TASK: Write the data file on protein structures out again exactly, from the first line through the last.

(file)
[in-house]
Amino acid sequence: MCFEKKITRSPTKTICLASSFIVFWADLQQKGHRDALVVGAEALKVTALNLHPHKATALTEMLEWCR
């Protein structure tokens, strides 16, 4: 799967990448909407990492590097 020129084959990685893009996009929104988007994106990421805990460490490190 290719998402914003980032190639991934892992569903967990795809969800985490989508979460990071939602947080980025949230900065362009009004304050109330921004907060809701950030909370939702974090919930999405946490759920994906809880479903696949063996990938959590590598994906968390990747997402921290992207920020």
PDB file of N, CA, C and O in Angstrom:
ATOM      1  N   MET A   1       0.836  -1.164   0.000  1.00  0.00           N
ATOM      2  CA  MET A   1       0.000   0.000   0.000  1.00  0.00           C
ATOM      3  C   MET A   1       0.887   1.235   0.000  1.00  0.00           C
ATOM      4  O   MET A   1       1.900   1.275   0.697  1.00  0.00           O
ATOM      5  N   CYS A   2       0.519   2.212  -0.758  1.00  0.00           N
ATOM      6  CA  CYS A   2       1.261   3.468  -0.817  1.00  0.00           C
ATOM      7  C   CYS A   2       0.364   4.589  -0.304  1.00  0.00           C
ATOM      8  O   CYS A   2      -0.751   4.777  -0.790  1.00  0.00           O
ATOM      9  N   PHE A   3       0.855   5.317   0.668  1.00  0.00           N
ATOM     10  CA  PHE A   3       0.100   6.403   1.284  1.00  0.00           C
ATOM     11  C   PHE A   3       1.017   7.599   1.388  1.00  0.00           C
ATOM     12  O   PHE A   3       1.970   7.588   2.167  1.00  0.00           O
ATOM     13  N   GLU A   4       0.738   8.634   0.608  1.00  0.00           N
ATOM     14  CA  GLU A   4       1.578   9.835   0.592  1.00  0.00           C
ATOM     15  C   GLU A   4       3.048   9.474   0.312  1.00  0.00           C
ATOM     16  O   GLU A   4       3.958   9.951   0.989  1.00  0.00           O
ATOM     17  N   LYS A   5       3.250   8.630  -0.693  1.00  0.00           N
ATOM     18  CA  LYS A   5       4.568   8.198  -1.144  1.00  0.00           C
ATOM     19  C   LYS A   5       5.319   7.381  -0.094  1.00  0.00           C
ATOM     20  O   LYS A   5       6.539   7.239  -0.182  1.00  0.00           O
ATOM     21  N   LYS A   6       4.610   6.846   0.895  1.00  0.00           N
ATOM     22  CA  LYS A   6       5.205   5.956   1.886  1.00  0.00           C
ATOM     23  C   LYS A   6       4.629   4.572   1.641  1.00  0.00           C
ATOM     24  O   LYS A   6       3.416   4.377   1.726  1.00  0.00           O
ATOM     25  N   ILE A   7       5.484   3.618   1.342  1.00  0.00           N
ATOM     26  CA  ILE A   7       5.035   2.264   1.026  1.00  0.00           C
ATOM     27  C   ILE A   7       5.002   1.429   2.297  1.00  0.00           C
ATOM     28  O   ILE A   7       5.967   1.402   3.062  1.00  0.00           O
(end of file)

[in-house]
Amino acid sequence: MCFEKKITRSPTKTICLASSFIVFWADLQQKGHRDALVVGAEALKVTALNLHPHKATALTEMLEWCR
């Protein structure tokens, strides 16, 4: 799967990448909407990492590097 020129084959990685893009996009929104988007994106990421805990460490490190 290719998402914003980032190639991934892992569903967990795809969800985490989508979460990071939602947080980025949230900065362009009004304050109330921004907060809701950030909370939702974090919930999405946490759920994906809880479903696949063996990938959590590598994906968390990747997402921290992207920020």
PDB file of N, CA, C and O in Angstrom:
ATOM      1  N   MET A   1       0.836  -1.164   0.000  1.00  0.00           N
ATOM      2  CA  MET A   1       0.000   0.000   0.000  1.00  0.00           C
ATOM      3  C   MET A   1       0.887   1.235   0.000  1.00  0.00           C
ATOM      4  O   MET A   1       1.900   1.275   0.697  1.00  0.00           O
ATOM      5  N   CYS A   2       0.519   2.212  -0.758  1.00  0.00           N
ATOM      6  CA  CYS A   2       1.261   3.468  -0.817  1.00  0.00           C
ATOM      7  C   CYS A   2       0.364   4.589  -0.304  1.00  0.00           C
ATOM      8  O   CYS A   2      -0.751   4.777  -0.790  1.00  0.00           O
ATOM      9  N   PHE A   3       0.855   5.317   0.668  1.00  0.00           N
ATOM     10  CA  PHE A   3       0.100   6.403   1.284  1.00  0.00           C
ATOM     11  C   PHE A   3       1.017   7.599   1.388  1.00  0.00           C
ATOM     12  O   PHE A   3       1.970   7.588   2.167  1.00  0.00           O
ATOM     13  N   GLU A   4       0.738   8.634   0.608  1.00  0.00           N
ATOM     14  CA  GLU A   4       1.578   9.835   0.592  1.00  0.00           C
ATOM     15  C   GLU A   4       3.048   9.474   0.312  1.00  0.00           C
ATOM     16  O   GLU A   4       3.958   9.951   0.989  1.00  0.00           O
ATOM     17  N   LYS A   5       3.250   8.630  -0.693  1.00  0.00           N
ATOM     18  CA  LYS A   5       4.568   8.198  -1.144  1.00  0.00           C
ATOM     19  C   LYS A   5       5.319   7.381  -0.094  1.00  0.00           C
ATOM     20  O   LYS A   5       6.539   7.239  -0.182  1.00  0.00           O
ATOM     21  N   LYS A   6       4.610   6.846   0.895  1.00  0.00           N
ATOM     22  CA  LYS A   6       5.205   5.956   1.886  1.00  0.00           C
ATOM     23  C   LYS A   6       4.629   4.572   1.641  1.00  0.00           C
ATOM     24  O   LYS A   6       3.416   4.377   1.726  1.00  0.00           O
ATOM     25  N   ILE A   7       5.484   3.618   1.342  1.00  0.00           N
ATOM     26  CA  ILE A   7       5.035   2.264   1.026  1.00  0.00           C
ATOM     27  C   ILE A   7       5.002   1.429   2.297  1.00  0.00           C
ATOM     28  O   ILE A   7       5.967   1.402   3.062  1.00  0.00           O